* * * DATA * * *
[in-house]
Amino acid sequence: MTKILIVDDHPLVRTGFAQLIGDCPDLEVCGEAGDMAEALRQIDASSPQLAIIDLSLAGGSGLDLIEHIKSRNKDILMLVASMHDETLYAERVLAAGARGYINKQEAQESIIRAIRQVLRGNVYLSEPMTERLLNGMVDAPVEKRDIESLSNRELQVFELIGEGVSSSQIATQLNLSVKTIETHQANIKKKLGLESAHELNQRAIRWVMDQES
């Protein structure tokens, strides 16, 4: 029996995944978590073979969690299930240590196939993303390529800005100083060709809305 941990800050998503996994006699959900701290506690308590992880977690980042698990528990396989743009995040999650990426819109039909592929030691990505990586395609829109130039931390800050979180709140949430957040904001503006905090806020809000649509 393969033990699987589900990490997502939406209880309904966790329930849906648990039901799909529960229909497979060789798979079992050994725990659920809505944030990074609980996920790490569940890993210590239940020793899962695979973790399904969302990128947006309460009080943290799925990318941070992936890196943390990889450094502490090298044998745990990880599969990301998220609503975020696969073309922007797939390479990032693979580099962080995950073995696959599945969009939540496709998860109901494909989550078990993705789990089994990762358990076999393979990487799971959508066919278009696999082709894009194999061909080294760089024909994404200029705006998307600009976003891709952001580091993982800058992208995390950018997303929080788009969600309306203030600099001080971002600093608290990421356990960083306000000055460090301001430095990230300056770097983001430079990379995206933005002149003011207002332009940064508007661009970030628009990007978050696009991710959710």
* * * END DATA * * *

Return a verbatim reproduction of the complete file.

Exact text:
[in-house]
Amino acid sequence: MTKILIVDDHPLVRTGFAQLIGDCPDLEVCGEAGDMAEALRQIDASSPQLAIIDLSLAGGSGLDLIEHIKSRNKDILMLVASMHDETLYAERVLAAGARGYINKQEAQESIIRAIRQVLRGNVYLSEPMTERLLNGMVDAPVEKRDIESLSNRELQVFELIGEGVSSSQIATQLNLSVKTIETHQANIKKKLGLESAHELNQRAIRWVMDQES
């Protein structure tokens, strides 16, 4: 029996995944978590073979969690299930240590196939993303390529800005100083060709809305 941990800050998503996994006699959900701290506690308590992880977690980042698990528990396989743009995040999650990426819109039909592929030691990505990586395609829109130039931390800050979180709140949430957040904001503006905090806020809000649509 393969033990699987589900990490997502939406209880309904966790329930849906648990039901799909529960229909497979060789798979079992050994725990659920809505944030990074609980996920790490569940890993210590239940020793899962695979973790399904969302990128947006309460009080943290799925990318941070992936890196943390990889450094502490090298044998745990990880599969990301998220609503975020696969073309922007797939390479990032693979580099962080995950073995696959599945969009939540496709998860109901494909989550078990993705789990089994990762358990076999393979990487799971959508066919278009696999082709894009194999061909080294760089024909994404200029705006998307600009976003891709952001580091993982800058992208995390950018997303929080788009969600309306203030600099001080971002600093608290990421356990960083306000000055460090301001430095990230300056770097983001430079990379995206933005002149003011207002332009940064508007661009970030628009990007978050696009991710959710």